As to the failure of Apple and the iPad, it is now reported by Katie Marsal on AppleInsider that the shipping time for the device has slipped to 3 weeks.
Someone has an early iPad apparently and Josh Lowensohn among several others has some pics and a link to the Vietnamese site that is carrying this and has it benchmarked. I do note that this is the same Vietnamese site that steals my pictures by linking directly to them from its reviews.
Apple doesn't win everything of course, and in China -- a massive market that might have room for everyone -- many are reporting with glee that Samsung seems to have the edge with 24.3% as opposed to Cupertino's 7.5% share. Some sober reporting on this came from Simon Sage on iMore who suggests that China Mobile is the key here and Apple does not support the AWS phone that would be needed. Not yet. Maybe they won't, but it is a big gap to omit.
I see that Apple appears to be expanding its operations in Ireland with several jobs being advertised as well as a couple in this region for an Education Development Manager in Thailand as well as an Education Content Manager for Thailand. That one also requires Mandarin as well as English. There is also a job for Education Development Manager in Malaysia.
The Independent, iEditor page has a fair amount of random comment day to day, but I was attracted to an item in the column on Monday as it mentioned David Hockney whom I rather like as an artist not afraid to experiment -- and for his occasional gruffness. The iEditor had been to an exhibition of Hockney's work and was luckier than me the last time I went to London. I visited a gallery showing Hockney's work expecting to see works done using Brushes on the iPhone (before the iPad was around) but a newspaper report had it wrong. Nice works anyway and my young nephew had a couple of eye-blinking moments as he saw real Art at the end of his nose. The iEditor was inspired by Hockney's iPad works and writes "I love that Hockney took up the iPad in his 70s, and created vibrant, beautiful, accessible art on it."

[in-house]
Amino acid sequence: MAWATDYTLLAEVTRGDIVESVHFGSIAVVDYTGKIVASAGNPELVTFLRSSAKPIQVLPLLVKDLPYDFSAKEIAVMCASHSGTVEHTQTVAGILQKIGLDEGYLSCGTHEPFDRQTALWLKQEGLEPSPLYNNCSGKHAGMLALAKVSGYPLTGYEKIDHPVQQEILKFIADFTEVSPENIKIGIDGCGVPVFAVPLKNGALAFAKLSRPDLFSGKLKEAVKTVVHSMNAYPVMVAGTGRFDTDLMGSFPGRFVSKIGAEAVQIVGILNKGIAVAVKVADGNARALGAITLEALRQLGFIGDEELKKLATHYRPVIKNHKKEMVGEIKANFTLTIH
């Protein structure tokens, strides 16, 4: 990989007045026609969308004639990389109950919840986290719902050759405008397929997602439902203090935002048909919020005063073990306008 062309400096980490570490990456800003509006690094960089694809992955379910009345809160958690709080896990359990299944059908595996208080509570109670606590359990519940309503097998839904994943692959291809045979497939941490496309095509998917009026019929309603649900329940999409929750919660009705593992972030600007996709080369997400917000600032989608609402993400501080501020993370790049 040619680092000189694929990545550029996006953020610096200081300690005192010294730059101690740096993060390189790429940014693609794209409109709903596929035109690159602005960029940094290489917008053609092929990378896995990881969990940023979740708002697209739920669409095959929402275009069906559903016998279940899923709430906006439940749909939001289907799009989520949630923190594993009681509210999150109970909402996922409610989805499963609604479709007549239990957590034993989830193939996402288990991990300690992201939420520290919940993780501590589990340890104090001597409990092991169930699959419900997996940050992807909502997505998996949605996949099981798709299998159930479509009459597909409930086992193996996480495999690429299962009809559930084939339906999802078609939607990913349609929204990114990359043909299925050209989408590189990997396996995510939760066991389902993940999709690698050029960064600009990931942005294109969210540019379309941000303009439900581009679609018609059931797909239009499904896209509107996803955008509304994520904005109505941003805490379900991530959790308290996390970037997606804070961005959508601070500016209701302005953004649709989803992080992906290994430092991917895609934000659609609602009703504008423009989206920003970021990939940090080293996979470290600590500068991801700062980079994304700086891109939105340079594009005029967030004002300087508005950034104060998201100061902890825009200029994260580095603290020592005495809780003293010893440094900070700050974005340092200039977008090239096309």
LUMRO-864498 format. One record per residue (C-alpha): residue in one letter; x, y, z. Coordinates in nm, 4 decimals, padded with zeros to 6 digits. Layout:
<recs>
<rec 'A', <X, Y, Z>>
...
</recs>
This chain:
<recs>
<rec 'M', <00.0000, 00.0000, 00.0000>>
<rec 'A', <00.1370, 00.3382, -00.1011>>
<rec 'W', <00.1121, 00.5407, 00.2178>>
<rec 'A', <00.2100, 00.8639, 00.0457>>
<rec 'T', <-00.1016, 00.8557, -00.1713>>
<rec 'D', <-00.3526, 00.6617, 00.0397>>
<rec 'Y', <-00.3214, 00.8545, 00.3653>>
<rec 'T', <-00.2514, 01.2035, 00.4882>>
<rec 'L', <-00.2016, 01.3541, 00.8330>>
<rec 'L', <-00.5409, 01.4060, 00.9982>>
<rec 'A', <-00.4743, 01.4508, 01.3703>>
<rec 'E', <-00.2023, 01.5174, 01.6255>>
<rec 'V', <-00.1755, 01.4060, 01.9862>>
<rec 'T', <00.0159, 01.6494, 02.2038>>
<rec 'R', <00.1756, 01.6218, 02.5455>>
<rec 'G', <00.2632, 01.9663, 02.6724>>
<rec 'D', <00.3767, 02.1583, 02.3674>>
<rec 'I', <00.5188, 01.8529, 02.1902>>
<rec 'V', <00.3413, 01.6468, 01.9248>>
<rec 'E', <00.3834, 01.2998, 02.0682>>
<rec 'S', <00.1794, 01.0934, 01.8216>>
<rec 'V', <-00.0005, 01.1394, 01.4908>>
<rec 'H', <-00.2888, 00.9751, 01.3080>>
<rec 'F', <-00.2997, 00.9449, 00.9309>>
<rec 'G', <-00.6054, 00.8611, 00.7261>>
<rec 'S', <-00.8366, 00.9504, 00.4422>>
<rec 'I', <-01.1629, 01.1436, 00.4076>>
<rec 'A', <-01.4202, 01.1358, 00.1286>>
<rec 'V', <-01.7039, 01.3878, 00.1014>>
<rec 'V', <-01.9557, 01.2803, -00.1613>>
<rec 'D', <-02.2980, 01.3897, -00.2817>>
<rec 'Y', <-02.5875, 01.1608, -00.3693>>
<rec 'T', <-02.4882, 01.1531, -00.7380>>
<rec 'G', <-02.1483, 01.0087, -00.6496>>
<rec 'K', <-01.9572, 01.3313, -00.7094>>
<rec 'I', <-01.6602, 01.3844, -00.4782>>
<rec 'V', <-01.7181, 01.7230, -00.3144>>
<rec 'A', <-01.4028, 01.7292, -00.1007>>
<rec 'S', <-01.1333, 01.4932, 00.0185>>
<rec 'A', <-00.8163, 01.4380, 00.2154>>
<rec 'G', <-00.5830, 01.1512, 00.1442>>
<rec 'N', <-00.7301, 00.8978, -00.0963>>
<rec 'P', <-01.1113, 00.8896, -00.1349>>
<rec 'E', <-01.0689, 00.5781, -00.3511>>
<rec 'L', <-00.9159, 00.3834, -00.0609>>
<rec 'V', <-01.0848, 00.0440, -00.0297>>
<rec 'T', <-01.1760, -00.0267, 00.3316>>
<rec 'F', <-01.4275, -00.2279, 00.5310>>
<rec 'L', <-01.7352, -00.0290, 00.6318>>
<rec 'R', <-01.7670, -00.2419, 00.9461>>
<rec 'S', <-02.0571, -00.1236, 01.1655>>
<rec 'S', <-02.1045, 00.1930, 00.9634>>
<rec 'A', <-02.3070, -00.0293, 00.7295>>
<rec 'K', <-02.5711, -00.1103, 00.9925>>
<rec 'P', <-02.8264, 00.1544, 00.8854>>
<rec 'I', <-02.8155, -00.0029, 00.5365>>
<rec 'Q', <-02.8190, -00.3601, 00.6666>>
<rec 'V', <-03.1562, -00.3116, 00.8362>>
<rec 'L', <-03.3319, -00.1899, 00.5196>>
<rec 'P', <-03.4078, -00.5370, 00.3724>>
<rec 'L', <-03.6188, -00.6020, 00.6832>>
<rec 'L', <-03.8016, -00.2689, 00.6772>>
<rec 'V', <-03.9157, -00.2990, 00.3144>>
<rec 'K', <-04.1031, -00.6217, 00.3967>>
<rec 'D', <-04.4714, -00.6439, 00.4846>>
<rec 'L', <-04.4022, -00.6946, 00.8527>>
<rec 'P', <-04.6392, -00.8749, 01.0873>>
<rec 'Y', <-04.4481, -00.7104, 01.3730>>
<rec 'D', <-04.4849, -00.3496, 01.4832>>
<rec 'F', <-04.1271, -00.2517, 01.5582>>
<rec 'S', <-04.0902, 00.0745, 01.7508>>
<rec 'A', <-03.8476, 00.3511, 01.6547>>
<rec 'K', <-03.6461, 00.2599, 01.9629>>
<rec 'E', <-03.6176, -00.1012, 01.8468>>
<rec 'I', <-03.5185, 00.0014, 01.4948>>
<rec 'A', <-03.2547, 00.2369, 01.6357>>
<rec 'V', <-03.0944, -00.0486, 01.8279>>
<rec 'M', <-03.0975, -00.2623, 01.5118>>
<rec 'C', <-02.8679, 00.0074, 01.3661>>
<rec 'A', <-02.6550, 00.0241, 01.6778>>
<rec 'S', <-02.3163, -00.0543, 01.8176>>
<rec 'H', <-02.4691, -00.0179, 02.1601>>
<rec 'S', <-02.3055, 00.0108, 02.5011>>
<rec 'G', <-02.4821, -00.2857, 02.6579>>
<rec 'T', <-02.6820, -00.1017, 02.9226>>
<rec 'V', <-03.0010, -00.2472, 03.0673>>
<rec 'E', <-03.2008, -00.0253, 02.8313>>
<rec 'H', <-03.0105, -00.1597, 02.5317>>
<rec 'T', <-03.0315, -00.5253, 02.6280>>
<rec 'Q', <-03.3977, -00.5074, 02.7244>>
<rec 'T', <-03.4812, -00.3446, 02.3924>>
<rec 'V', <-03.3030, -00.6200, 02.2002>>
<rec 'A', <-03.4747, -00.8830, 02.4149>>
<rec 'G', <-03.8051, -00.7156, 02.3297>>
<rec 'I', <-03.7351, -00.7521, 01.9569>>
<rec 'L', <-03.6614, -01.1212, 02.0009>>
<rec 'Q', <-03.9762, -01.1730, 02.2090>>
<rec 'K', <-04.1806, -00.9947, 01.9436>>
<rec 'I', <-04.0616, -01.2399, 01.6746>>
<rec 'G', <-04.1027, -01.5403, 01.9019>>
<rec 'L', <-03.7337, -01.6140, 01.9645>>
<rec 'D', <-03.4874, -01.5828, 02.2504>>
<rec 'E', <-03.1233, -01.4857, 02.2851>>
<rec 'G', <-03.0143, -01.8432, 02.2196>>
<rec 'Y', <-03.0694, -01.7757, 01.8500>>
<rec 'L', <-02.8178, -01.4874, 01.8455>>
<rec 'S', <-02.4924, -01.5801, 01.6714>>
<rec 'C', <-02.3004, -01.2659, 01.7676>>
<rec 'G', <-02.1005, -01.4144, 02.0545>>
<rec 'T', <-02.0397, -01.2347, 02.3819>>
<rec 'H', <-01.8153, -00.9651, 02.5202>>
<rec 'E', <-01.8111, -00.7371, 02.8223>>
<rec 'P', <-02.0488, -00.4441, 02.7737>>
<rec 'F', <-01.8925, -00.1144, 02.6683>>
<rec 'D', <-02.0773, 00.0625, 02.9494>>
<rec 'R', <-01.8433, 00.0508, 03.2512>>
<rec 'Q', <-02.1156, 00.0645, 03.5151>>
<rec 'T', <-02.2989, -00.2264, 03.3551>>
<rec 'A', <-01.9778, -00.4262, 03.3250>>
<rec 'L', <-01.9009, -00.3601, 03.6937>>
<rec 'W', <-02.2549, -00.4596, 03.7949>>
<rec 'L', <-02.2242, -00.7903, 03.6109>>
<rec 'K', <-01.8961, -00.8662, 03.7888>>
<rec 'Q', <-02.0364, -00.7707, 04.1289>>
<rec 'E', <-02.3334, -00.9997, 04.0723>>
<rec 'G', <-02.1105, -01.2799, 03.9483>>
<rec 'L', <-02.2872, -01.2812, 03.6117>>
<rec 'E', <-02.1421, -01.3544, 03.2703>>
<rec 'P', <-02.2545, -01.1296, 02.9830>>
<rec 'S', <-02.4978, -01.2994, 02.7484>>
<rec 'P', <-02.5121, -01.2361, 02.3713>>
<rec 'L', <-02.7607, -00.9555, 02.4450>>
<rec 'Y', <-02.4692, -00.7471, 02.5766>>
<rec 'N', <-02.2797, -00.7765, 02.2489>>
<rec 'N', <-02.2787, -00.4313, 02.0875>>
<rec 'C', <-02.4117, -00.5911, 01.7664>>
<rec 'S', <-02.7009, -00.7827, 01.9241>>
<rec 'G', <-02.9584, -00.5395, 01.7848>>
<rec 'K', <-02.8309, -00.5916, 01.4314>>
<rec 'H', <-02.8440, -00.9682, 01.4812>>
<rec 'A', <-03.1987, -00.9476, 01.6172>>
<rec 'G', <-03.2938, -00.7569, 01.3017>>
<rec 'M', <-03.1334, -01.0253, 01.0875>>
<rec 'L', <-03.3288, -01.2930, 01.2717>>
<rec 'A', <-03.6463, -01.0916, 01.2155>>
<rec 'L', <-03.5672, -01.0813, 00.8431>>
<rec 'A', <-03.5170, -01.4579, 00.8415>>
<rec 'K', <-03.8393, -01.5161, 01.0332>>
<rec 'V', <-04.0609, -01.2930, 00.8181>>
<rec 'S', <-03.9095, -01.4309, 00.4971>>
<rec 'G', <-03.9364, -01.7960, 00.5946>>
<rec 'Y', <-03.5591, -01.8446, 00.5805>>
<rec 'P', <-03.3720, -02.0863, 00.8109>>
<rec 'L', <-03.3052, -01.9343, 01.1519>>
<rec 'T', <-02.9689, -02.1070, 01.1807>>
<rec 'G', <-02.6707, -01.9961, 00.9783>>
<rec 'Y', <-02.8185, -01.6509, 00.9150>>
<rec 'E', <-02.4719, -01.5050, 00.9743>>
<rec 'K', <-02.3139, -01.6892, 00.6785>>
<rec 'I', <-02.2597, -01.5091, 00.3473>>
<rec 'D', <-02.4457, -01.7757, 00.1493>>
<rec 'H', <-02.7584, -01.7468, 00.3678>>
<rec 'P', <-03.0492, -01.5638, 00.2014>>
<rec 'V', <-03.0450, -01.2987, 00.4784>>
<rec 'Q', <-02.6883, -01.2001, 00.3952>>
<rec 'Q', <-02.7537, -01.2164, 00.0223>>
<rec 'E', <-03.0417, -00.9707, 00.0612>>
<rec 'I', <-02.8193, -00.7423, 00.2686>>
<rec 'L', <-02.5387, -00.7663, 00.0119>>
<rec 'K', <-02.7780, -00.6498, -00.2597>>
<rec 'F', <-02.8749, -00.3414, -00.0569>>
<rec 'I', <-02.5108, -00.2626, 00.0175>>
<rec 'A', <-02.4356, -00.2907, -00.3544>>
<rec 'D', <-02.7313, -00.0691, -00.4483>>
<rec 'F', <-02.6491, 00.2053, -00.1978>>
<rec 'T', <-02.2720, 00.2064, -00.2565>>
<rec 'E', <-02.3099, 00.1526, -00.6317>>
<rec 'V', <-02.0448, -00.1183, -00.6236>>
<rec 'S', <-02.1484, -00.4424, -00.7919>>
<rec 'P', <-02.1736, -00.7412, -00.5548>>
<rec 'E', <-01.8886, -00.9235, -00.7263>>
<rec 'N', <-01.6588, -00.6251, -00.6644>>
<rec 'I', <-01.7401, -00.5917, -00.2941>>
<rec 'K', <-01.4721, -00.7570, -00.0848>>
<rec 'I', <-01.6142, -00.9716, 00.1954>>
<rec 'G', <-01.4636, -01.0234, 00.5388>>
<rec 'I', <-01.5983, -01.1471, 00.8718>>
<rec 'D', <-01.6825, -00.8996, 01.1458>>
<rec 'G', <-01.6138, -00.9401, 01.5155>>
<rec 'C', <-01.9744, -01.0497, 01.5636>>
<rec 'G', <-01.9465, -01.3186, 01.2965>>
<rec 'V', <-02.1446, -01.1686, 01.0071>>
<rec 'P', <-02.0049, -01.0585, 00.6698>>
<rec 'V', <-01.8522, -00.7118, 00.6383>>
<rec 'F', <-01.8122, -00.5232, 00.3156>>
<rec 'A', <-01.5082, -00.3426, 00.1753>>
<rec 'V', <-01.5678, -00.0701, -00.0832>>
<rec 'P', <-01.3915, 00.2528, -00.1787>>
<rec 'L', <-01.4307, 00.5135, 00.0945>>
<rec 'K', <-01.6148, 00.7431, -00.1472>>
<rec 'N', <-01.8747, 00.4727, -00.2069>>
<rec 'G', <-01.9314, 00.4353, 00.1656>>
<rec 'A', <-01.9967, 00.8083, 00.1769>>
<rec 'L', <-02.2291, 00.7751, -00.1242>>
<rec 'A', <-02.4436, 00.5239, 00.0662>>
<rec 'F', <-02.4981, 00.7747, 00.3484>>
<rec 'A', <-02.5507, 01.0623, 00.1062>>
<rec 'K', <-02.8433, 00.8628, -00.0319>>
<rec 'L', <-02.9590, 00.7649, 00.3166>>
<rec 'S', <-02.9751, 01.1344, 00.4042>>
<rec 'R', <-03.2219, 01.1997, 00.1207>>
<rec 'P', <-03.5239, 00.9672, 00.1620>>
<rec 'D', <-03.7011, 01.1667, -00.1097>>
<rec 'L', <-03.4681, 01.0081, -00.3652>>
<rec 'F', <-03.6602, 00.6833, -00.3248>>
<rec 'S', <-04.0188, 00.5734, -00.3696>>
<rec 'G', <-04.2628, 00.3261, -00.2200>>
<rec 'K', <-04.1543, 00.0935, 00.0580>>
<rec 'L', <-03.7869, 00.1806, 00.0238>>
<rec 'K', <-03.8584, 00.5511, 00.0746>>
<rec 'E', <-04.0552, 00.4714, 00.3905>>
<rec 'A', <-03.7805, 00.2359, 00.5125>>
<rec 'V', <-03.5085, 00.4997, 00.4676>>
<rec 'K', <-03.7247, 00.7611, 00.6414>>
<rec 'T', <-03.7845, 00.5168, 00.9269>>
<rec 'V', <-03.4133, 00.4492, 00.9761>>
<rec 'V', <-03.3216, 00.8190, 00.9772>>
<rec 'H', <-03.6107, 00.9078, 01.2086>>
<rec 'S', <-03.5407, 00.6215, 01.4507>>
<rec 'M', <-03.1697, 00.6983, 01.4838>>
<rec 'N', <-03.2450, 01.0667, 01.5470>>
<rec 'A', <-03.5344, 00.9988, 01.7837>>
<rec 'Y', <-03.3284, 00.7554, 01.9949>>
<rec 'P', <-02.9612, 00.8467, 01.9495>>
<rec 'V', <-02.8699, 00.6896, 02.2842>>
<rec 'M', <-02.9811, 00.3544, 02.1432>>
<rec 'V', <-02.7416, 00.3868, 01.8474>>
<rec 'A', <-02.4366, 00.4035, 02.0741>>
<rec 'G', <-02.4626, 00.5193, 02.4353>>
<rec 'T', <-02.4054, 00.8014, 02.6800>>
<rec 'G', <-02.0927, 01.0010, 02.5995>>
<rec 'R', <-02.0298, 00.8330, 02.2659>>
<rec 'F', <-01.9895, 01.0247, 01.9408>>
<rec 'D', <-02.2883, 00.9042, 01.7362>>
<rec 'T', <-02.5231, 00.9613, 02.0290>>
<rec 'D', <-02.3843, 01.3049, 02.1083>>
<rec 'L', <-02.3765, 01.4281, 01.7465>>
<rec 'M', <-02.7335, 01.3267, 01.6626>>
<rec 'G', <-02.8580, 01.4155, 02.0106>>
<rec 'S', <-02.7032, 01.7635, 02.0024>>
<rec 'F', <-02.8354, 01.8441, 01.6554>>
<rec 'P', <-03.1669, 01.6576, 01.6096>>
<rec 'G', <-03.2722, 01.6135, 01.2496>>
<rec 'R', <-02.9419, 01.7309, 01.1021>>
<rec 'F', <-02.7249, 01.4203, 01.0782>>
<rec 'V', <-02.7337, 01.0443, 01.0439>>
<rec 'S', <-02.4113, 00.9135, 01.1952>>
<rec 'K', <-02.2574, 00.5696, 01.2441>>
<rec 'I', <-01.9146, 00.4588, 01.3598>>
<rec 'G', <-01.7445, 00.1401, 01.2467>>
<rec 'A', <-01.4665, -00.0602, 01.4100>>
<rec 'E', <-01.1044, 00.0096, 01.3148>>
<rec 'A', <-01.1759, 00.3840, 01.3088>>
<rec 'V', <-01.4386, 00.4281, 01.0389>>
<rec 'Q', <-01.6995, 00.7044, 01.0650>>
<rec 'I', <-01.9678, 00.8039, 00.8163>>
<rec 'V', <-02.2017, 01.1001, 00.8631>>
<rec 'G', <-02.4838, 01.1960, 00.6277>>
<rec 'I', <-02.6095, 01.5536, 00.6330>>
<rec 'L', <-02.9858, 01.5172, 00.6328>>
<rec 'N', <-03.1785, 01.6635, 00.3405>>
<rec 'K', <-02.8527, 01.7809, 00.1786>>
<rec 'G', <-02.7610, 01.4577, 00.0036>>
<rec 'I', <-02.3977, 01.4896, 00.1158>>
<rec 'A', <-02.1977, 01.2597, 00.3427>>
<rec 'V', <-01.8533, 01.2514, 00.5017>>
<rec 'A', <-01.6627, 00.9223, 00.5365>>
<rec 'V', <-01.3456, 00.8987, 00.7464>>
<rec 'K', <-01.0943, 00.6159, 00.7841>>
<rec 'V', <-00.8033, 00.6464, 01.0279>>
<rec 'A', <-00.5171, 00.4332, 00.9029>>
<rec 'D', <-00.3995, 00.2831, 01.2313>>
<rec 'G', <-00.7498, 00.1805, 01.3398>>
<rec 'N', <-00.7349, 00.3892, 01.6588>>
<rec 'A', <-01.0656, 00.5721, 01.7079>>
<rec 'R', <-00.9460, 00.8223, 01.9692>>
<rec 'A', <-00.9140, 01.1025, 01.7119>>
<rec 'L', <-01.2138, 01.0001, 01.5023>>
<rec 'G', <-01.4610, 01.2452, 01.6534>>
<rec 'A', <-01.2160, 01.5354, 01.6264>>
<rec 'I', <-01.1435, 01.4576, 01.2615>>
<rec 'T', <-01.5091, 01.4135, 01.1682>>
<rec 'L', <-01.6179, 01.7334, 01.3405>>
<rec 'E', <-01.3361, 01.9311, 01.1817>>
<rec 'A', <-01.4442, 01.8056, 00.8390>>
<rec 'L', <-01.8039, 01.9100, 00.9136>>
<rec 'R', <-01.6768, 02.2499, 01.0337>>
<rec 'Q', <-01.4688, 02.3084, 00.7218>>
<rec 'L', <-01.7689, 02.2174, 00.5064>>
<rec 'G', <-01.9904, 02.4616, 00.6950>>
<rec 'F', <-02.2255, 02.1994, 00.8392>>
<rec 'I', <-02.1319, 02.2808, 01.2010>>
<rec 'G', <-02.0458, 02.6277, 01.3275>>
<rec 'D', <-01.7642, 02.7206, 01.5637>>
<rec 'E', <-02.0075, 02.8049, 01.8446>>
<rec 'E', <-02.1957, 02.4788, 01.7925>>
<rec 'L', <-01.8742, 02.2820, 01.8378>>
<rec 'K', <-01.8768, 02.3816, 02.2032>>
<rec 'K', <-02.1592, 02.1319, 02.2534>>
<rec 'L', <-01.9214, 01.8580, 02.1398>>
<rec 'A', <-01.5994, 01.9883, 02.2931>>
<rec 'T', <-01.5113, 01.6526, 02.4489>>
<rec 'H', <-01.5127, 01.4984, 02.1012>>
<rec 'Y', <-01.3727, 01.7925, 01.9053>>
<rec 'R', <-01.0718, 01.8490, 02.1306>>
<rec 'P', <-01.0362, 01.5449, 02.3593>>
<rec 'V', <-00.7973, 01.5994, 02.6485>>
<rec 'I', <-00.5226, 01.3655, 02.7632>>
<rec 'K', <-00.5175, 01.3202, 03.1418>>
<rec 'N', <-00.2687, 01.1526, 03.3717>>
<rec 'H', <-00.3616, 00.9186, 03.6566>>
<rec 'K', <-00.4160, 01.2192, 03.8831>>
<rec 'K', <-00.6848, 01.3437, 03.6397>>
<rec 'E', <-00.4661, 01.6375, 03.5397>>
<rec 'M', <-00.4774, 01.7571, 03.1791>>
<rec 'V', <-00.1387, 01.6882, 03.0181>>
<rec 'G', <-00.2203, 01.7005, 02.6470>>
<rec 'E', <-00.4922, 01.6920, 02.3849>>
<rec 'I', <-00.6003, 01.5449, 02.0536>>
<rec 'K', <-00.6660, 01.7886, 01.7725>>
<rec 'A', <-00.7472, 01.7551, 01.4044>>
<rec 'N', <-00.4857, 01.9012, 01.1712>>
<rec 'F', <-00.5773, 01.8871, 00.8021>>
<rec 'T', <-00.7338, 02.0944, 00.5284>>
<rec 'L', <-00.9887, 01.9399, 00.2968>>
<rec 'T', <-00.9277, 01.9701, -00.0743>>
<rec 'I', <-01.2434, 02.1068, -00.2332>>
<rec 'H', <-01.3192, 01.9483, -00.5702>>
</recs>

There were more noises on the rumoured 7" iPad that I will believe when Tim Cook announces it. According to Joe Aimonetti, the device will have a slim bezel display and is to be a sort of Kindle Fire competitor. Apple doesn't do rivalry.
We reviewed iPhoto for iOS at the weekend and put out an update as a follow-up. I also see a useful review has been written by Jackie Dove on MacWorld who did most testing on the iPad. I did most of mine on the iPhone and it is not as well adapted for that platform.
On Thursday I saw that Camera + had been updated and wrote a review. I see that Leanna Lofte also has a review on iMore and another by Federico Viticci on MacStories. I bet these guys had review copies for a few days.
An app I have not yet reviewed (I may not) is one released by the Khan Academy, Kelly Hodgkins reports on TUAW, and this gives access to almost 3,000 lectures aimed at the K-12 group on math, history, science and others. The app is free.
Not unexpected but Electronista reports that the next update to OS X (10.7.4) is now in the hands of developers.
I had not forgotten about this, having used it before, but just not tried on this iPhone, but AppleInsider reports that one of the new features in the update to iTunes (10.6) this week is the option to use 192kbps and 256kbps quality as well as the 128 kbps that was already available. By selecting that lower rate (rather than the others now available), I immediately saved more than 3GB of space. When I did it on the iPad which is creaking a bit, I saved nothing on the iPad as it was already on.